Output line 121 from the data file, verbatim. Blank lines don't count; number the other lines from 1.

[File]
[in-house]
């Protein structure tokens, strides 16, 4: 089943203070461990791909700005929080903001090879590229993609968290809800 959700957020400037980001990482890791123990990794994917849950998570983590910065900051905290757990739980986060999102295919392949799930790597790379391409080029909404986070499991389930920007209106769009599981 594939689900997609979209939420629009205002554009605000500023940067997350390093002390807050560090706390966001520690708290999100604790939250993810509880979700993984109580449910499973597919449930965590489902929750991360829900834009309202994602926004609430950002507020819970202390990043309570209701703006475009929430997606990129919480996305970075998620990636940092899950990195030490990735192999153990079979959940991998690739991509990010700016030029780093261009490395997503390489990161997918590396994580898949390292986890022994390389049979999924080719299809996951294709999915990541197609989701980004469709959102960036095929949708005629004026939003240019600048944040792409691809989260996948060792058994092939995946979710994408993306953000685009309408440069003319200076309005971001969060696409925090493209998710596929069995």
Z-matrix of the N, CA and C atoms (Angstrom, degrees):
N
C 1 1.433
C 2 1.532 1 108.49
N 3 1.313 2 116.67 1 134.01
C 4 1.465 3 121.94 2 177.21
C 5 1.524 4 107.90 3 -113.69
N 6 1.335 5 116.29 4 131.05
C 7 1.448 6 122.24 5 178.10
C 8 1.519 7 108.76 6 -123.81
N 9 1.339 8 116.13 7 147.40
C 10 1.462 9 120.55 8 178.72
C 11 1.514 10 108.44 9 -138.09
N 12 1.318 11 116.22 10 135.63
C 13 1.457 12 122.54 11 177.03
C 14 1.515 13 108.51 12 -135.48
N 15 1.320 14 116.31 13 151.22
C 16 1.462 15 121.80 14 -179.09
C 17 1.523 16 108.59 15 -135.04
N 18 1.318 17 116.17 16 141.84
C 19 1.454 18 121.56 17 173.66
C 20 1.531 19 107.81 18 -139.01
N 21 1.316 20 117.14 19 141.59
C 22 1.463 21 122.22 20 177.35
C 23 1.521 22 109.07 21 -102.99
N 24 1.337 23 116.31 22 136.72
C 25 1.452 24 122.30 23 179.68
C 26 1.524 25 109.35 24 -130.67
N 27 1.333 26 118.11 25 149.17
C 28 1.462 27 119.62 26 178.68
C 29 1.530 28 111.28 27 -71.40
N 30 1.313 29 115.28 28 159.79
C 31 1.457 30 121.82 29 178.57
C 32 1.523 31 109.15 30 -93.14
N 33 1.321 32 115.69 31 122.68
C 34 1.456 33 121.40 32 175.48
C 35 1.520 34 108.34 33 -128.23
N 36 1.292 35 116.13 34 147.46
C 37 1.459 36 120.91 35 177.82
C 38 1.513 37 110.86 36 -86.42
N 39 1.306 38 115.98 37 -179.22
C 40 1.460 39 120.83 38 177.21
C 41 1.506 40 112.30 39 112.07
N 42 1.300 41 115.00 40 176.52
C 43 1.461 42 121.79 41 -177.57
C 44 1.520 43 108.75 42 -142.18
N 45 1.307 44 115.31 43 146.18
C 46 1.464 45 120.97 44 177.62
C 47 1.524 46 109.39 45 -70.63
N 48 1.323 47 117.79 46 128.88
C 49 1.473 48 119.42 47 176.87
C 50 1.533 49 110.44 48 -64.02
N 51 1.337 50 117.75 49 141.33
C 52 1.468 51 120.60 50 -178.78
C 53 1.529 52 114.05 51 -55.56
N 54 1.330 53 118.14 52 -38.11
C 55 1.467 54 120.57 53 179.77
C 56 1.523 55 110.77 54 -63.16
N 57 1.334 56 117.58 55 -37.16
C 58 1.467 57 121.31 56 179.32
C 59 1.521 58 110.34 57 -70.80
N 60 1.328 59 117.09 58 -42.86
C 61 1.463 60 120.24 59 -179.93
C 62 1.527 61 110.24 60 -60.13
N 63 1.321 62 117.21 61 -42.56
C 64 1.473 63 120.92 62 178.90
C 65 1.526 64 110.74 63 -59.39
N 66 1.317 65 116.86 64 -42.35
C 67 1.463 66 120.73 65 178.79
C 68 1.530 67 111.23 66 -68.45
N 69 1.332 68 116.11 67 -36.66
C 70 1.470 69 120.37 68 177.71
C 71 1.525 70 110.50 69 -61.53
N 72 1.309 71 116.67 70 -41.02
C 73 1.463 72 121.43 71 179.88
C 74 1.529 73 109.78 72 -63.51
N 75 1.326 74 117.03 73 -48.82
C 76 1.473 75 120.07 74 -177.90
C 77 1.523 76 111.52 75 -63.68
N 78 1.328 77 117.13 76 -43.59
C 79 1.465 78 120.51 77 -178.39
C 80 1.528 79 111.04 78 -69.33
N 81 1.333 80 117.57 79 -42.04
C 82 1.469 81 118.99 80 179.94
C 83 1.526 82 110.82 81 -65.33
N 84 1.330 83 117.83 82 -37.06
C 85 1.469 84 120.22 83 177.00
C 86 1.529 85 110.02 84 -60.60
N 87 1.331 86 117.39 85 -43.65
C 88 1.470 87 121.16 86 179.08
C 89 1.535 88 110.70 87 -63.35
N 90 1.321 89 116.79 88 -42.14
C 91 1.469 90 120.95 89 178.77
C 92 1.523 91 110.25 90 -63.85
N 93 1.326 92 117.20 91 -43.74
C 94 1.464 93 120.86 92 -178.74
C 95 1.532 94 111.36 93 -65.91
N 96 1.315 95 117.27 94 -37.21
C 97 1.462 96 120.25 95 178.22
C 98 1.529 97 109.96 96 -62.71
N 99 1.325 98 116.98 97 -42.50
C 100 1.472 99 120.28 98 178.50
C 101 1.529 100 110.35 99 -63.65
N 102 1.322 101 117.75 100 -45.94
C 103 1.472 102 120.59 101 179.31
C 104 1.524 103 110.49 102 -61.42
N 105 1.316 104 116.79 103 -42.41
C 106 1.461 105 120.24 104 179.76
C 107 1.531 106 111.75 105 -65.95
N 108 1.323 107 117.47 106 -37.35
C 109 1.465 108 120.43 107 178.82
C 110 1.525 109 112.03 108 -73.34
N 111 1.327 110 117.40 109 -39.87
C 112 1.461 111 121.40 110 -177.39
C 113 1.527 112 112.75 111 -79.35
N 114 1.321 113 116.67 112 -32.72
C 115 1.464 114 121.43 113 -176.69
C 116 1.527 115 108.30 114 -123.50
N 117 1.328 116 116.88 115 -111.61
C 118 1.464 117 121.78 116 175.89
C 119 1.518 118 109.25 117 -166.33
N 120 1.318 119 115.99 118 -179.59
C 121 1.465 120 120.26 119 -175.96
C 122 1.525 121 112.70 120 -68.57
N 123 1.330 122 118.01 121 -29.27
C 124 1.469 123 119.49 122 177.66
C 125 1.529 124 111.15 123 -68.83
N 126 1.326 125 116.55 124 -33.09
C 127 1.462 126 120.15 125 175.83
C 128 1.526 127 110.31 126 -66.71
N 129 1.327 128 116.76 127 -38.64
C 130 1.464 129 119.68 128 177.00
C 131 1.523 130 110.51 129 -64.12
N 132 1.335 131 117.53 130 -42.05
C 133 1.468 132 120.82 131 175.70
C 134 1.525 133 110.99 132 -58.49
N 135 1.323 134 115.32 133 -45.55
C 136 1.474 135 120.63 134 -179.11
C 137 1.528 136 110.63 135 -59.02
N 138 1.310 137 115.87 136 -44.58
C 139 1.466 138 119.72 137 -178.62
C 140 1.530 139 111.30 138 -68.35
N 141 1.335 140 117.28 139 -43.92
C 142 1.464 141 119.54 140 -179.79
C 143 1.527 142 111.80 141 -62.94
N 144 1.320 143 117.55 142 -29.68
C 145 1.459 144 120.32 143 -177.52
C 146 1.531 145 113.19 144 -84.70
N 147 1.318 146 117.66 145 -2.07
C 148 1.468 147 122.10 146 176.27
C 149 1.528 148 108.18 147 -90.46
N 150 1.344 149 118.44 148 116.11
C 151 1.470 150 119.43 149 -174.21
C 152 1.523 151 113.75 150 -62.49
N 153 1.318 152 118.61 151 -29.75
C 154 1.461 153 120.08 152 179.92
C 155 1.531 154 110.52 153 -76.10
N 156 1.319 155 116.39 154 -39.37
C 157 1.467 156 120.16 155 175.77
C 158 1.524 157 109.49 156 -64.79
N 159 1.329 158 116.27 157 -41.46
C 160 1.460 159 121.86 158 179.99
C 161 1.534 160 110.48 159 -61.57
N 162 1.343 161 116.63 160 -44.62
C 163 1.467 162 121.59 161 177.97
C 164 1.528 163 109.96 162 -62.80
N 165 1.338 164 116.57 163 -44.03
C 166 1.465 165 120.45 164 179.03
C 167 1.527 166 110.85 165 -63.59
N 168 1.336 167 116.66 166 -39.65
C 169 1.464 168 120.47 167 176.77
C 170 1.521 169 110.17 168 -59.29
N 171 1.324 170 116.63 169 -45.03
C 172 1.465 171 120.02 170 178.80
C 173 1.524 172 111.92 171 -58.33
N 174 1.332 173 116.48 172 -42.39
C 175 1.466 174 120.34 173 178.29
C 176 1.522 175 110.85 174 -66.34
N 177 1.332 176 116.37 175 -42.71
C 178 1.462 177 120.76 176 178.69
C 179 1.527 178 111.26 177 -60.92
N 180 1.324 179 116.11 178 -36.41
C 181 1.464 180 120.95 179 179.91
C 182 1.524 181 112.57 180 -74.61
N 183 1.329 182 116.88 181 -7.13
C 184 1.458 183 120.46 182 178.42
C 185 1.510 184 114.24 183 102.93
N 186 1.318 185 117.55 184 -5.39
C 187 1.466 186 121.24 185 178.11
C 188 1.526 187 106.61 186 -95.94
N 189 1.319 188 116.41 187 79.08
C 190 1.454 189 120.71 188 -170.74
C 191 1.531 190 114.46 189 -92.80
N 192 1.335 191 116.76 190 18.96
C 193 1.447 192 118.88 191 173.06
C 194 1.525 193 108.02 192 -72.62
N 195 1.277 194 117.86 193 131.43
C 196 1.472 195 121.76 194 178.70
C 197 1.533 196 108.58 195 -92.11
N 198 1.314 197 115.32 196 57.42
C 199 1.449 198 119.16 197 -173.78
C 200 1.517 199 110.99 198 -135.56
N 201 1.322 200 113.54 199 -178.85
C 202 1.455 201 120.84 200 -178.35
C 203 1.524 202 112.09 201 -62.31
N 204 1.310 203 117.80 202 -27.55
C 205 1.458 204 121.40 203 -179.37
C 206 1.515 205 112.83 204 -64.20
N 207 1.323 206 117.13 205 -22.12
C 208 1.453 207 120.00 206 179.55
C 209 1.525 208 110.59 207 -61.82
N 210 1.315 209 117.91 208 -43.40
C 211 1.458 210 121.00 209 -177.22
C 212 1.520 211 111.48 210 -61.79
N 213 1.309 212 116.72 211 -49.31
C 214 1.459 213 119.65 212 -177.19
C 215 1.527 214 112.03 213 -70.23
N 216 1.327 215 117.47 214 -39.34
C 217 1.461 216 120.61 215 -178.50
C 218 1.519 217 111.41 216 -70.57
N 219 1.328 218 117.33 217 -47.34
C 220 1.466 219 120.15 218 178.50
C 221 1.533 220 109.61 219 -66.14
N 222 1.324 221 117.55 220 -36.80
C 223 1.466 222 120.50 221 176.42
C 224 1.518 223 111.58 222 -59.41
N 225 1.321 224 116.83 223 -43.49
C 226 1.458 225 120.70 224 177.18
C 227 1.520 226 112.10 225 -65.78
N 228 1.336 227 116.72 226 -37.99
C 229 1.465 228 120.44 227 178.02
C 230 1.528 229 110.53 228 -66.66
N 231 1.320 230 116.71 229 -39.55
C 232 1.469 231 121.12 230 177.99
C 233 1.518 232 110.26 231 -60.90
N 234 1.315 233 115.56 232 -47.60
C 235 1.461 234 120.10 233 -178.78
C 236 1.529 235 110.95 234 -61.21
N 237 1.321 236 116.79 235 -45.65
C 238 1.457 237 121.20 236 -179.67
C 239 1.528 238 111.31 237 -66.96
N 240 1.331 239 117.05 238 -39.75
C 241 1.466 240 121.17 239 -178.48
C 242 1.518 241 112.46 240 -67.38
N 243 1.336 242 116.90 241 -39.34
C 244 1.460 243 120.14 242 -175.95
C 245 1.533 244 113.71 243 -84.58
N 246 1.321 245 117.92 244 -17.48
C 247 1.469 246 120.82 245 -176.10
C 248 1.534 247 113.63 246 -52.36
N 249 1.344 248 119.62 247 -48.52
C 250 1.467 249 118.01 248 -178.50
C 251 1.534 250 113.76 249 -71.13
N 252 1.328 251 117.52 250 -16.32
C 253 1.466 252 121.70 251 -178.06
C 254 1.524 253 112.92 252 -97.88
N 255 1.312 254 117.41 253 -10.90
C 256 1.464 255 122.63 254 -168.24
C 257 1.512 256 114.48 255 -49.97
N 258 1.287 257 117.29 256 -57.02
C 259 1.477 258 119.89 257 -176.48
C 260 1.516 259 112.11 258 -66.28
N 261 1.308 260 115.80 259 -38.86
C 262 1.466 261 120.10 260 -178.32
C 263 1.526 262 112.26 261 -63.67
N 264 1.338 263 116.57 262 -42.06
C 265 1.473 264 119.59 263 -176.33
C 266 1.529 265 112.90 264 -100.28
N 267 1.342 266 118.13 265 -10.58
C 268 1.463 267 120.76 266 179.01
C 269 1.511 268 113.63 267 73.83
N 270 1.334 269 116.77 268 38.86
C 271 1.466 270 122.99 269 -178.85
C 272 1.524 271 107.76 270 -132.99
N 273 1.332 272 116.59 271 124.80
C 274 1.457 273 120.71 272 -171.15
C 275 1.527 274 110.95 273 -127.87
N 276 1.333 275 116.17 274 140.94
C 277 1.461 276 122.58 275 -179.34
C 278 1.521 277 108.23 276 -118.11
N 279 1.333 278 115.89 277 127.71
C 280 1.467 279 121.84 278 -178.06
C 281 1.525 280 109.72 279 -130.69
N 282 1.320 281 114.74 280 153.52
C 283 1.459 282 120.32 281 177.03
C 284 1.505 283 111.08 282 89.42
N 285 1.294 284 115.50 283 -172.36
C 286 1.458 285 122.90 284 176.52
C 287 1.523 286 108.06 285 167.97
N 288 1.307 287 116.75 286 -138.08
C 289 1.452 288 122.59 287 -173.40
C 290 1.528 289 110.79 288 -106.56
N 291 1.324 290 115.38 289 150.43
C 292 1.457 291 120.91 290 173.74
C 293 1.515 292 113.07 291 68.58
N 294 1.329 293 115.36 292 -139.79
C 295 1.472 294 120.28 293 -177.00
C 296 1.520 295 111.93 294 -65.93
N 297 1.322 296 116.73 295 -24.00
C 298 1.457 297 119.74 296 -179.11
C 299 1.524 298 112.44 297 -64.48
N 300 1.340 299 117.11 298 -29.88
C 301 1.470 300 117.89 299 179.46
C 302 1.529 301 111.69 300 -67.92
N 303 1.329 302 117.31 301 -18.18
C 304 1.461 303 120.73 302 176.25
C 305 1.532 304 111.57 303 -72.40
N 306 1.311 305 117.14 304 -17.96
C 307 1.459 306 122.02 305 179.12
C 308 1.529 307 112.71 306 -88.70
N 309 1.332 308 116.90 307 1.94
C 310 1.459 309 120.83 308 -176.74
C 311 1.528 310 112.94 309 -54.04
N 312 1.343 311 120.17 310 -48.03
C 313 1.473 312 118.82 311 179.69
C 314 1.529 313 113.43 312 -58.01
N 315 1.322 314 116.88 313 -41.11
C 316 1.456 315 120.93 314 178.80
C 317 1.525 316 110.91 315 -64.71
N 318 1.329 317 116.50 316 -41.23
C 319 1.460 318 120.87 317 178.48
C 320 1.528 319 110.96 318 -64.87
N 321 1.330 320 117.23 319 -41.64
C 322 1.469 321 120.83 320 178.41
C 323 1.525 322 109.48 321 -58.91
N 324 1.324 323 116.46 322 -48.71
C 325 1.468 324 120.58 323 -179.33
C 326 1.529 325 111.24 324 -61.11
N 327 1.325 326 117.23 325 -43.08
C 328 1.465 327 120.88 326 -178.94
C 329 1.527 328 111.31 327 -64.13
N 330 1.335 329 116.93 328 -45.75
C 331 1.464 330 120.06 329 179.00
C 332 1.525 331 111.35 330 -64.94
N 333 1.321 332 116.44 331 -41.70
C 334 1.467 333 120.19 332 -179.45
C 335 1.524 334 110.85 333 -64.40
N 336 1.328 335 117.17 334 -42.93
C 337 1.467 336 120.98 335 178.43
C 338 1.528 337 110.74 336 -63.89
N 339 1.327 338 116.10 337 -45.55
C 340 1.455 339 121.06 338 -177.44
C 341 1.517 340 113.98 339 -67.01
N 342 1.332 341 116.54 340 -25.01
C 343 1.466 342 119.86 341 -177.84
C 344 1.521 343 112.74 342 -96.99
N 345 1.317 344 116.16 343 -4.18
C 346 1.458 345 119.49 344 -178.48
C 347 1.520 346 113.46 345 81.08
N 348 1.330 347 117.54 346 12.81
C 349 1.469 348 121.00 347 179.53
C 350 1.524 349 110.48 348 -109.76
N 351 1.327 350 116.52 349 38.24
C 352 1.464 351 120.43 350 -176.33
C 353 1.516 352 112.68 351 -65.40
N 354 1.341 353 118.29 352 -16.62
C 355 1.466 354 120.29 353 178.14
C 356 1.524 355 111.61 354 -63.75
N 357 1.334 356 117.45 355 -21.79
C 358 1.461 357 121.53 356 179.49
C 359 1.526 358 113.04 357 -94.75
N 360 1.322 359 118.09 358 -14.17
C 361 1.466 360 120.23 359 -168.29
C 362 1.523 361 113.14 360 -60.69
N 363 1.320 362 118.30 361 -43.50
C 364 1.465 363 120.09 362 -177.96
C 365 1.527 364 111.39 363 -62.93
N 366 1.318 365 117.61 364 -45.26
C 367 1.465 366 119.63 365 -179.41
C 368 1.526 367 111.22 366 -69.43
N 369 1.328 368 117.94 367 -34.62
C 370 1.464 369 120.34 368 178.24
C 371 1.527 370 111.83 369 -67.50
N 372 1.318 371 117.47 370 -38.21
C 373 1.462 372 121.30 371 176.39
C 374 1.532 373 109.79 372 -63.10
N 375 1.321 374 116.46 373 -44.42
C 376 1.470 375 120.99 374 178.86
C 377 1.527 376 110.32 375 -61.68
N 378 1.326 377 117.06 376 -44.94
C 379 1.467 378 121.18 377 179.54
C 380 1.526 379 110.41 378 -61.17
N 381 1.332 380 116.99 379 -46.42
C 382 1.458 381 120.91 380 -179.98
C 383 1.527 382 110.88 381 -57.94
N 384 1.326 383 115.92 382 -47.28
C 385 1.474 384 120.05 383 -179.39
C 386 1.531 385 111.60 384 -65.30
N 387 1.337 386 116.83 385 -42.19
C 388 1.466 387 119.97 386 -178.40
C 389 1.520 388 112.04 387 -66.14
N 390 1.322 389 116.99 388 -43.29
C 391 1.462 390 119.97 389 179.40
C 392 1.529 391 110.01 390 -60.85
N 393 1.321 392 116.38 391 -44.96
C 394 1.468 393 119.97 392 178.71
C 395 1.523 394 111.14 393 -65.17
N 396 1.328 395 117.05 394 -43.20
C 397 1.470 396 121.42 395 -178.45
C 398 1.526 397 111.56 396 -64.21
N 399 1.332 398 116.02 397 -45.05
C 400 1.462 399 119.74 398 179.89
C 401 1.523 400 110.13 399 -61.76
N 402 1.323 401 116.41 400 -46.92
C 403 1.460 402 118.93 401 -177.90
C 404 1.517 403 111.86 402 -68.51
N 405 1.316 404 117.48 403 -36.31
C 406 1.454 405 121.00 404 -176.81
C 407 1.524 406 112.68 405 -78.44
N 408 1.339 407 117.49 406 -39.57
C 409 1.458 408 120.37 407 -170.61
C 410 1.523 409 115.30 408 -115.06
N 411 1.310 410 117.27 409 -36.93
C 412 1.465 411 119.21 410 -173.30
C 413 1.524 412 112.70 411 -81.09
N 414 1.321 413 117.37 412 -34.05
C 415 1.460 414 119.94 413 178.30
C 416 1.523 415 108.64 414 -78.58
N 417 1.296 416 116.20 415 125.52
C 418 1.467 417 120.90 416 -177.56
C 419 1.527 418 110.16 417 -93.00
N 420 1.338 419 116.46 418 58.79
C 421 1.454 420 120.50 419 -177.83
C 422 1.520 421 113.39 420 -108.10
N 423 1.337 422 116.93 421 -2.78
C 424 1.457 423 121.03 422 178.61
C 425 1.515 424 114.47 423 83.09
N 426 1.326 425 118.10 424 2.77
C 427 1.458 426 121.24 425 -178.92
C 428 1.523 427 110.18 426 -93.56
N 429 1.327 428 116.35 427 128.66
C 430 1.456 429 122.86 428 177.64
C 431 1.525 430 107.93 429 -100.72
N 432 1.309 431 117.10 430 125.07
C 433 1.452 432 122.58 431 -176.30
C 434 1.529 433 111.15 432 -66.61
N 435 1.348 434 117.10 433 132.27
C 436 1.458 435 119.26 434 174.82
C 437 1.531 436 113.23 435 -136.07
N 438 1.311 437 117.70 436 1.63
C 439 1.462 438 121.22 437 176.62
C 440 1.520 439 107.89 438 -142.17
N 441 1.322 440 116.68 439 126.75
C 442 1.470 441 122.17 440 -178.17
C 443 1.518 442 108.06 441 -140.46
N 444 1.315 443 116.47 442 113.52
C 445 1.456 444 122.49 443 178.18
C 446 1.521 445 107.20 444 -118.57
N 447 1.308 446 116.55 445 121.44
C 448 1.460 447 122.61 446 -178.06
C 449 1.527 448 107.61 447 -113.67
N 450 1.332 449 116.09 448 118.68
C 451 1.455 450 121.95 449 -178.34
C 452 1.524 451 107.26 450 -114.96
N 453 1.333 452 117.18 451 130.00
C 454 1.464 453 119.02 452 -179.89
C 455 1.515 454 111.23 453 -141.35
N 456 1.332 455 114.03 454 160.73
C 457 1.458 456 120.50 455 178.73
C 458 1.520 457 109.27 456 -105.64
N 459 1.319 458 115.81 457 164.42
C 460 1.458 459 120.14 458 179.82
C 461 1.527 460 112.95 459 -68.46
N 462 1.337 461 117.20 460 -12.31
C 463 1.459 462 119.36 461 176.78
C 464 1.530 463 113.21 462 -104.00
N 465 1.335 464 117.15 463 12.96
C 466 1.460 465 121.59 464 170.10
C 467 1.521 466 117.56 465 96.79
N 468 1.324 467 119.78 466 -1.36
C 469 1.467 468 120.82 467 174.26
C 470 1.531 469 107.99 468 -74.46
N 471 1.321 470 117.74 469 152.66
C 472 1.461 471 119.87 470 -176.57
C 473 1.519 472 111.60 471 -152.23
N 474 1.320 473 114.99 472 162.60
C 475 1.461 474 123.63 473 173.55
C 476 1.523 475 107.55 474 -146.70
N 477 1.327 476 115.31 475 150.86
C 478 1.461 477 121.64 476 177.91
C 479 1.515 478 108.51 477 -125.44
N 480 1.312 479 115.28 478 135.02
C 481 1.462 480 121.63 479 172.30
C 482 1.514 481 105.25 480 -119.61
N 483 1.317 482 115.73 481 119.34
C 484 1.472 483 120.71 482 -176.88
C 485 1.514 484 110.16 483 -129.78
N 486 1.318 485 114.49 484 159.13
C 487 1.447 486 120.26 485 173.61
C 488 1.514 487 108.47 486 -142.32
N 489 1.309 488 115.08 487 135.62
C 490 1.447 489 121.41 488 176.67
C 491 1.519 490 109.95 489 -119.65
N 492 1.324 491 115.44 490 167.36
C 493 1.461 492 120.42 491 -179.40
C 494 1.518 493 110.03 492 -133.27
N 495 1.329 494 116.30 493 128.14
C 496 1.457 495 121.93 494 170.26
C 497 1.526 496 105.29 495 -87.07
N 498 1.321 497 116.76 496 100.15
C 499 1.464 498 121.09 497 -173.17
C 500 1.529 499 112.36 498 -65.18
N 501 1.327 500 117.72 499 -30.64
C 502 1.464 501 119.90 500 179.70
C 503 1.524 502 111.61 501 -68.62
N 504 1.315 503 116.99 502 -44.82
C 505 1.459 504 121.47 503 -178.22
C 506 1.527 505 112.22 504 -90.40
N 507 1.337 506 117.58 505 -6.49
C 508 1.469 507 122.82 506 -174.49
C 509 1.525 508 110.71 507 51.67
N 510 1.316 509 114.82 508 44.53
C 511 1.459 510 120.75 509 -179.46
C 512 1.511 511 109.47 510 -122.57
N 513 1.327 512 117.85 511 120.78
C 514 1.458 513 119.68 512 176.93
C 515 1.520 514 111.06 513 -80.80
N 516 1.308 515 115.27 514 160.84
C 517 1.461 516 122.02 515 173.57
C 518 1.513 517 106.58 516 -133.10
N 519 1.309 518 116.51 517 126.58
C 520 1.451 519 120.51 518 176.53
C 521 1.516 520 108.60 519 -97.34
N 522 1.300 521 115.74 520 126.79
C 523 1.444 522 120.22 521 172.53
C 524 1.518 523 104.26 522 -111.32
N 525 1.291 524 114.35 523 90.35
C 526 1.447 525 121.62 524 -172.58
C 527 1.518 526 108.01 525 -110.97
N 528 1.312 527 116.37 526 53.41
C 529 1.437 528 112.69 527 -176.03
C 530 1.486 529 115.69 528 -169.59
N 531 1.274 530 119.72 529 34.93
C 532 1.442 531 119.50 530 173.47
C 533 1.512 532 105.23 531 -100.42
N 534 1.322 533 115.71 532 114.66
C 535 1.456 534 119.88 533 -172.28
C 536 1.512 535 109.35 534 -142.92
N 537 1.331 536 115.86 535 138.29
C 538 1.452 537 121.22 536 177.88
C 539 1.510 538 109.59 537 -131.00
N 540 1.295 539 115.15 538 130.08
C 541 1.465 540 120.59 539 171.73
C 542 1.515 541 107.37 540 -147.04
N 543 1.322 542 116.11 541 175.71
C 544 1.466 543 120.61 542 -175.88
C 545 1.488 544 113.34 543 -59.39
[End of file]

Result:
N 117 1.328 116 116.88 115 -111.61